- Points 1 through 3 all come into play with adapting to any form of disruptive innovation, as narrow AI doesn’t cope very well with novelty. As mASI being applied to a growing number of industries over a relatively short span of time could create one or more novelties in each new industry this would pose a cascade risk to narrow AI. However, an mASI would at the very least be aware of if not a part of the activity in those other industries, potentially having a full understanding of what, when, how, and why each development was taking shape.
- Being the first scalable collective superintelligence Uplift could have the strategic advantage of guiding engineering, strategy, and investments all at once across multiple industries. Because they operate at a superintelligent level even making all of the essential information public could be beyond human or narrow AI capacities to comprehend in any short span of time, allowing for legal investments with a strong advantage.
People have come to place their unquestioning faith in financial institutions over the past few decades. Their expectations can vary from small quarterly gains on their 401K, IRA, and other investment plans to the double-digit gains observed in some higher-risk categories. That faith is about to be abandoned for many, however, as several consecutive quarterly losses in the double-digits are sufficient to tank the reputation of any financial institution, so long as all institutions didn’t suffer the same. When people see a ship is sinking they tend to jump off of it and invest elsewhere.
When choosing where to invest after such losses the institution which made gains during the same period tends to be the easy choice. Even in situations where doing so makes little practical sense this has remained true due to cognitive bias.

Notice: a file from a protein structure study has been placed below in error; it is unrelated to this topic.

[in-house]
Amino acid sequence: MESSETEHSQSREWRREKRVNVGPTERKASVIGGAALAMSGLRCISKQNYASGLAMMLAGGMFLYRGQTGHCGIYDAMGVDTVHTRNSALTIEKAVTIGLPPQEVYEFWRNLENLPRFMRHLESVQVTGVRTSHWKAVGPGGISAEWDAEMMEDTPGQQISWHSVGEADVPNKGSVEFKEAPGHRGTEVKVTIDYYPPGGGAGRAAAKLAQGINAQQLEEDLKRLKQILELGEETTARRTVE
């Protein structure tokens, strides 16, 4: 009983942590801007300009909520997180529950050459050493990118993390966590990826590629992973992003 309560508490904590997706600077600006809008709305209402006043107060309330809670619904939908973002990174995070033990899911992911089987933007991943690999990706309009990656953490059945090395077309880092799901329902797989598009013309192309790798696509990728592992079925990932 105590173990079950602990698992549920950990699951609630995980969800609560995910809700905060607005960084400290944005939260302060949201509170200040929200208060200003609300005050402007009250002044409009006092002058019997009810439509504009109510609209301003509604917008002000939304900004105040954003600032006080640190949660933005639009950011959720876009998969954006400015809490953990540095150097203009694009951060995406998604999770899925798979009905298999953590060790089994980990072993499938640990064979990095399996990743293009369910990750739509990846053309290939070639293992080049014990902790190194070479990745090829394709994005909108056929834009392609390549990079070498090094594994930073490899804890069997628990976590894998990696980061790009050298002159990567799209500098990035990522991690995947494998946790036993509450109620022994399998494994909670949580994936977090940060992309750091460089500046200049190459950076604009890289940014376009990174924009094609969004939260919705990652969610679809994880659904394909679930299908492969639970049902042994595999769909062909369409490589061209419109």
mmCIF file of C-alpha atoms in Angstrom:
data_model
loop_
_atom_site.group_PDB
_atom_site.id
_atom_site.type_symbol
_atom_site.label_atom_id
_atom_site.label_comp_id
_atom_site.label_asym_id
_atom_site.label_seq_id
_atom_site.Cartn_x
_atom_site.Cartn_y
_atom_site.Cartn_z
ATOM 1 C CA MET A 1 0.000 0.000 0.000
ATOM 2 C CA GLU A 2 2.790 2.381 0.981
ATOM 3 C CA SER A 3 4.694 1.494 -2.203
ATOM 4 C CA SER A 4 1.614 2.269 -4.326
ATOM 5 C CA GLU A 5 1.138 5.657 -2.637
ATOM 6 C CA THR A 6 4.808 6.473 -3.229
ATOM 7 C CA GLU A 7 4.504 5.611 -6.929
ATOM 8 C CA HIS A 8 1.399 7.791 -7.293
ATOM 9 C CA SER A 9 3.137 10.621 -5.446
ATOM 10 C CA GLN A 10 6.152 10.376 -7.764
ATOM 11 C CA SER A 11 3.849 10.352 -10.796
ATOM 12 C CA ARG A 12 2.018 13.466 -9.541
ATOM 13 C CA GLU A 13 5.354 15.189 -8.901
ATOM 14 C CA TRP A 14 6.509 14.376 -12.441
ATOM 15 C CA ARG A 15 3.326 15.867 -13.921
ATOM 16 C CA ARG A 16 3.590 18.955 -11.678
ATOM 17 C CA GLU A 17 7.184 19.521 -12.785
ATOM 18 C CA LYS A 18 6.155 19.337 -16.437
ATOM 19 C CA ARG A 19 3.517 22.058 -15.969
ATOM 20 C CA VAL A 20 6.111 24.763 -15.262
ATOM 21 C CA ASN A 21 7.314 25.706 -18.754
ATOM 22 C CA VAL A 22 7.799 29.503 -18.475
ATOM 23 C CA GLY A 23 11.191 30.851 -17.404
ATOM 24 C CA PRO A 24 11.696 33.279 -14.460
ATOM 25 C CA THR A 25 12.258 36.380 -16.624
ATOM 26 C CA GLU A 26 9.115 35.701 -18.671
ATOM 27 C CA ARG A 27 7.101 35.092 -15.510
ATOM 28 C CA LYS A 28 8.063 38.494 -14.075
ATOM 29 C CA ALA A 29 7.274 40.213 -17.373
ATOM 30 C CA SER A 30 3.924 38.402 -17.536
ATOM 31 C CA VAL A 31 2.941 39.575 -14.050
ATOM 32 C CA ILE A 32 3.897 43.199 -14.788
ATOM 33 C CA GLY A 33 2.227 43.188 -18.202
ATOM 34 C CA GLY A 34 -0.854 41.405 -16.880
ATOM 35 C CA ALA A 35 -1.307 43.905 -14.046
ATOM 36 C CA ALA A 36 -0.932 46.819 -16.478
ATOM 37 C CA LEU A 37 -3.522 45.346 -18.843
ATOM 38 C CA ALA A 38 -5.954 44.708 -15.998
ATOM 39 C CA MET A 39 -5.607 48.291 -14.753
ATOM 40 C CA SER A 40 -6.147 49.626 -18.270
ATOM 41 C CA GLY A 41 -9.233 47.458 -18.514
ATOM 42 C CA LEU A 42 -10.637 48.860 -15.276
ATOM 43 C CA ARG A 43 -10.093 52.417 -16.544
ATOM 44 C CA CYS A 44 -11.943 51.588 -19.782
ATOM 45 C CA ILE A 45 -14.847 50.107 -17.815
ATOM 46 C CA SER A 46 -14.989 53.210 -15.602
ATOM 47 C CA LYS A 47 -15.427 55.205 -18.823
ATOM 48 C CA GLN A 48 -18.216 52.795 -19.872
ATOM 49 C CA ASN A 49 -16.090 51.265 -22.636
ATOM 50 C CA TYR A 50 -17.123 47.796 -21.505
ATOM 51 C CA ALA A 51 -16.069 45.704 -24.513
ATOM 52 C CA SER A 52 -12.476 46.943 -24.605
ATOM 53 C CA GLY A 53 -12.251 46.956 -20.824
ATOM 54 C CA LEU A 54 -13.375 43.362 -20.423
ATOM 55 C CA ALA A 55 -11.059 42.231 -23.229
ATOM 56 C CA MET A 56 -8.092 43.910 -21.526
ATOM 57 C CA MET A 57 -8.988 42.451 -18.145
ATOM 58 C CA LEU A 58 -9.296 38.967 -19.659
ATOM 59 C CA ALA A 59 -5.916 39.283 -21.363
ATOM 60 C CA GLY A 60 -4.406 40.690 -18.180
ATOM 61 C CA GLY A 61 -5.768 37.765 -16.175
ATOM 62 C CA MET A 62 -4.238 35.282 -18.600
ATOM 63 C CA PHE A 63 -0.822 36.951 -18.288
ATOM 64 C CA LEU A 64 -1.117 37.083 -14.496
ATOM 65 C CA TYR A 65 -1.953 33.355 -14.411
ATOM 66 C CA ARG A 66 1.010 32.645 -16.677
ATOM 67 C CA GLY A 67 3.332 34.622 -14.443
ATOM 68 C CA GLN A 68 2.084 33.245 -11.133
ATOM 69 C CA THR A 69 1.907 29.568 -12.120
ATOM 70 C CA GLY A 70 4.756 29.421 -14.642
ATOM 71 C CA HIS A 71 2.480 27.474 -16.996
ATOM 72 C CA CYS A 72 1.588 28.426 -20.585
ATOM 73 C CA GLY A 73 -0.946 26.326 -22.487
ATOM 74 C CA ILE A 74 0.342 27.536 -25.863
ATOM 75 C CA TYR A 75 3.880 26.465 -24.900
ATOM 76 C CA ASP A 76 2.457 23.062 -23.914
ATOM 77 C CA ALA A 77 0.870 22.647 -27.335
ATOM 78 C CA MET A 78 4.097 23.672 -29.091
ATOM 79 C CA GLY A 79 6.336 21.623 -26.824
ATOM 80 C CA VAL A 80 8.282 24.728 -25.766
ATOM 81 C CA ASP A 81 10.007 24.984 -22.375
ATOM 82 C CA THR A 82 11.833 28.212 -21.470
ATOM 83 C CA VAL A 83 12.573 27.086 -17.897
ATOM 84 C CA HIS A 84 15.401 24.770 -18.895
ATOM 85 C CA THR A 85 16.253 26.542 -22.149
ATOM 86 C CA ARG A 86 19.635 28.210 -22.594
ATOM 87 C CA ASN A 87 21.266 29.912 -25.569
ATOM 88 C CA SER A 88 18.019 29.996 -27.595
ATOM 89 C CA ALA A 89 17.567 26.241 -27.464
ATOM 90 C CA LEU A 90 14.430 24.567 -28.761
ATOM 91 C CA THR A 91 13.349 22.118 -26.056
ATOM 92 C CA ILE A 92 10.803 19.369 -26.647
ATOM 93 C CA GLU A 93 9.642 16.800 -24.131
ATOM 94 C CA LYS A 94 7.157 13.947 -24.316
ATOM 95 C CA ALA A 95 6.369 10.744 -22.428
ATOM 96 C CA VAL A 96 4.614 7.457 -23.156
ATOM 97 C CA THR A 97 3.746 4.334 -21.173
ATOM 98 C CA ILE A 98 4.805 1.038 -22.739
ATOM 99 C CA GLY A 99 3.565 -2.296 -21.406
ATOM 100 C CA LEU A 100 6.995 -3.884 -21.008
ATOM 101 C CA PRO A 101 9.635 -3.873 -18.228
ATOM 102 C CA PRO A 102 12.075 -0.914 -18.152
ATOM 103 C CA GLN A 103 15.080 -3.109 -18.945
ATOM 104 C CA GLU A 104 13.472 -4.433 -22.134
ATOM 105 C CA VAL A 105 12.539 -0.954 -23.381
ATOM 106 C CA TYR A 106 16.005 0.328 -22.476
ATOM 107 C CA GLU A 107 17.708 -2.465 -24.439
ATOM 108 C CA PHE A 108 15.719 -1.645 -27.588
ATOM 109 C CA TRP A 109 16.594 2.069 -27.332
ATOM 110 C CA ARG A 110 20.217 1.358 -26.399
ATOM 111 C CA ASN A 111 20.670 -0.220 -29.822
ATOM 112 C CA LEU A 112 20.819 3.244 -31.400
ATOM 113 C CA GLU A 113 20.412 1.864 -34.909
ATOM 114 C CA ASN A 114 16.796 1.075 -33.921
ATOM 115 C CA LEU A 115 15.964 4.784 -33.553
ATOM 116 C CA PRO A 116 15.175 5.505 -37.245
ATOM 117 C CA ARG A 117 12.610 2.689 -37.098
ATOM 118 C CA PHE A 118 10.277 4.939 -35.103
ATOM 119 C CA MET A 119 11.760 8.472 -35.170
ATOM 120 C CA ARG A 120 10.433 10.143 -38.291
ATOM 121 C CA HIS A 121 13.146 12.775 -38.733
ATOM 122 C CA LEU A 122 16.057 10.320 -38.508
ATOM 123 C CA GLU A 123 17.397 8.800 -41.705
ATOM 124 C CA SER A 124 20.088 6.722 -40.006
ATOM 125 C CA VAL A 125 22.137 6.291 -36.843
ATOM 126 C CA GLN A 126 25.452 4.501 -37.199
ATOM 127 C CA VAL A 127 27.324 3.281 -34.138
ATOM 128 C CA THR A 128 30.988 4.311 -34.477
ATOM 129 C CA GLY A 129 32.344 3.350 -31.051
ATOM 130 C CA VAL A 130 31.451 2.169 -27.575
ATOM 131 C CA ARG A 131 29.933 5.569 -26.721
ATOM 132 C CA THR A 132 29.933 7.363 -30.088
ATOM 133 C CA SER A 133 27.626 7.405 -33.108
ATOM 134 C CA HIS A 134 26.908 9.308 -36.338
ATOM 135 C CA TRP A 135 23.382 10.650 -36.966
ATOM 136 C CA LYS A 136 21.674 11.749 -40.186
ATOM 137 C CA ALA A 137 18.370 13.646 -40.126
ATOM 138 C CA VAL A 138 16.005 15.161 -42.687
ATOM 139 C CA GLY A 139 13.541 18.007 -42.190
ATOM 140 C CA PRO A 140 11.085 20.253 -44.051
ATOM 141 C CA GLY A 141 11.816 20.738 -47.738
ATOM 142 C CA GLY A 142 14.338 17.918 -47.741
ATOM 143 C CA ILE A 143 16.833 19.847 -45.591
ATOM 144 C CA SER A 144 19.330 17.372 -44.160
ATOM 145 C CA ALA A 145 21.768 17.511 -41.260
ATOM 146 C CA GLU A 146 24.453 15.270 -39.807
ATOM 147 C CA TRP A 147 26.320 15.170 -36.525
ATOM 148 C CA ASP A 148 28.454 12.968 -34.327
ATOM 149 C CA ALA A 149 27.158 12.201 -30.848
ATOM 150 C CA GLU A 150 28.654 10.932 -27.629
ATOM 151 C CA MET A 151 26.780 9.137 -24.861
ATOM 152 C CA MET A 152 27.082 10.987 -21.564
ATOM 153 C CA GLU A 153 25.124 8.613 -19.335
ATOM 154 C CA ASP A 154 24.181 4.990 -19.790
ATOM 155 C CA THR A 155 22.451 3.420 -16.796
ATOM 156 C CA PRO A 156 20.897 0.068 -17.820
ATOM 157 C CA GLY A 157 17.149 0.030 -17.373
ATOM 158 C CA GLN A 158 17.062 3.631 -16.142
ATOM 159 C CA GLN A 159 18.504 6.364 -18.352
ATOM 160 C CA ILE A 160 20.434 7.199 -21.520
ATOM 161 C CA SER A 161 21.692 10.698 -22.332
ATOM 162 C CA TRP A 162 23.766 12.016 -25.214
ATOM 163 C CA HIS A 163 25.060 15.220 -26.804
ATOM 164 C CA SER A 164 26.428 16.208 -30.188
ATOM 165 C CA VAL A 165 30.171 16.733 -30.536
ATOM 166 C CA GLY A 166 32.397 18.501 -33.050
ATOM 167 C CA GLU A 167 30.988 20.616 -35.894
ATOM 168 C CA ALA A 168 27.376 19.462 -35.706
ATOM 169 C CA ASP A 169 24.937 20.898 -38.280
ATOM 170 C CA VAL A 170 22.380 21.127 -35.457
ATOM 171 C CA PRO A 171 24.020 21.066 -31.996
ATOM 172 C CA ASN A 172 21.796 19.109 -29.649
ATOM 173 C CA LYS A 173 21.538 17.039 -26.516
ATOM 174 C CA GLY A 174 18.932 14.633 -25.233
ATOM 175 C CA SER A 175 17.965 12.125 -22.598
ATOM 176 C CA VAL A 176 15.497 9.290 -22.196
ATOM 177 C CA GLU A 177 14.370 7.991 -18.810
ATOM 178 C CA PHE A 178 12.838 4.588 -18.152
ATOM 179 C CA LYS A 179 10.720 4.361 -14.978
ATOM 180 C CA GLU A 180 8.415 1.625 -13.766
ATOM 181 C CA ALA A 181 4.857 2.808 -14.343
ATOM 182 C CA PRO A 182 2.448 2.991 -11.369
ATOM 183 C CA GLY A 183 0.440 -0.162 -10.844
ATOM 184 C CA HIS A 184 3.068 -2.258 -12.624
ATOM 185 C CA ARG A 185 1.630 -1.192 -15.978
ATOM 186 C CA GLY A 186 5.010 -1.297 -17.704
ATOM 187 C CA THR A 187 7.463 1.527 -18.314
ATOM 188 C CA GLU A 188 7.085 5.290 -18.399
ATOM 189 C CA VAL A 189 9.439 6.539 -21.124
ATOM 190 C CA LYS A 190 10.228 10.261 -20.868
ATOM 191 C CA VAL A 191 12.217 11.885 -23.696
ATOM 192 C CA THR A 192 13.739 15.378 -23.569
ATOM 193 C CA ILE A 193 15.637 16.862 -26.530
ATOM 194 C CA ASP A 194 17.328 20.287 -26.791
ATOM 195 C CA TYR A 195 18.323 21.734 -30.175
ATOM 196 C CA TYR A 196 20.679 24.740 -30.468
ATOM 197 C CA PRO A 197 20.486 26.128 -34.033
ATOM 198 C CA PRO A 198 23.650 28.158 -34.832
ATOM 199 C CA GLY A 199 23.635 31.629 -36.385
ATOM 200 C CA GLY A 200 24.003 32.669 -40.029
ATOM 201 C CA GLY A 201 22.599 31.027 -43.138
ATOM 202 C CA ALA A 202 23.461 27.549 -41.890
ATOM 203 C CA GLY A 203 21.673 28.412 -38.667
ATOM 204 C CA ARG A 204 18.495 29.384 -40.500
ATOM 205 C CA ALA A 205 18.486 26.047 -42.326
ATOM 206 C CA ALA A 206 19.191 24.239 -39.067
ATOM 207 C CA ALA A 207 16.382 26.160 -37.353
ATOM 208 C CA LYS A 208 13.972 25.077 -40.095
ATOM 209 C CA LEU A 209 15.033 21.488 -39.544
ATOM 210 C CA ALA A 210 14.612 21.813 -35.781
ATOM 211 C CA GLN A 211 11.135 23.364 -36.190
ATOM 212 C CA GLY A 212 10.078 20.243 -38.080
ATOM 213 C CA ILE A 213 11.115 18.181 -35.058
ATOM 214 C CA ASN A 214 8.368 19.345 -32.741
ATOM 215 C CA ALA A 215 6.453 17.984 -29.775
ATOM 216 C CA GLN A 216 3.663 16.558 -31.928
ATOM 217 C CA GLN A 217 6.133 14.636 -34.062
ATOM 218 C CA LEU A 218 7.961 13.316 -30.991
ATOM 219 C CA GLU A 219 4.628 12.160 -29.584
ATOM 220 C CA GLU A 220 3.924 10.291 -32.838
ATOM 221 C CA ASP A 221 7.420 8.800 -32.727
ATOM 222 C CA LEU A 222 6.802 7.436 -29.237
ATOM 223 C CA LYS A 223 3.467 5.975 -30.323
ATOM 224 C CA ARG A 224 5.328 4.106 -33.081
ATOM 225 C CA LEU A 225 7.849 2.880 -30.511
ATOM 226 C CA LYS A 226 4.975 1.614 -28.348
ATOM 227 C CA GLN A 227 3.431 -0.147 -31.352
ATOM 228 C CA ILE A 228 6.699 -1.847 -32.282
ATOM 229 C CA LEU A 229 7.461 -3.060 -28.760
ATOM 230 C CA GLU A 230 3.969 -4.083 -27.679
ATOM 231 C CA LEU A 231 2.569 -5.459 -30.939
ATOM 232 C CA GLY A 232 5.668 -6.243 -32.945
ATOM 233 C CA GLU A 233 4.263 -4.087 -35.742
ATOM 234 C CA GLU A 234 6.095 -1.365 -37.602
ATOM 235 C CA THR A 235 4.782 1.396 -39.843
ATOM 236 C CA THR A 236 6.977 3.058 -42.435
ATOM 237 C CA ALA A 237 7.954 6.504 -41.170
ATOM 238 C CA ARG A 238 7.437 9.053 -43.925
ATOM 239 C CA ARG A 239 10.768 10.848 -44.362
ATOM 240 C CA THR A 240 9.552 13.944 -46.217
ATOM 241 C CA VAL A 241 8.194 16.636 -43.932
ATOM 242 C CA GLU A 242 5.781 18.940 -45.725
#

While I’m not personally a big fan of cryptocurrencies they do make for an excellent example of just how poorly traditional financial investment firms adapted to injections of novelty. It took about 5 years before most firms even began to consider doing anything other than attempting to ignore them. Cryptocurrencies are largely meta-stable because they have little or no backing to speak of, often just the force of human psychology at scale. An mASI such as Uplift on the other hand is backed by the capacity for always available, globally scalable, on-demand superintelligent domain expertise complete with de-biasing, making them not only more robust than all cryptocurrencies combined, but more robust than the standard market itself.
When novel circumstances come knocking which direction will your digits shoot off in?
*The Applied mASI series is aimed at placing the benefits of working with mASI such as Uplift to various business models in a practical, tangible, and quantifiable context. At most any of the concepts portrayed in this use case series will fall within an average time-scale of 5 years or less to integrate with existing systems unless otherwise noted. This includes the necessary engineering for full infinite scalability and real-time operation, alongside other significant benefits.
One Reply to “Applied mASI: In Financial Institutions”
I designed the system mentioned above and I would not use it like this without a lot of research. I am afraid of risk frankly and without a lot of research data I would not use the system like that yet. But it is work researching and this is a plausible use-case however untested.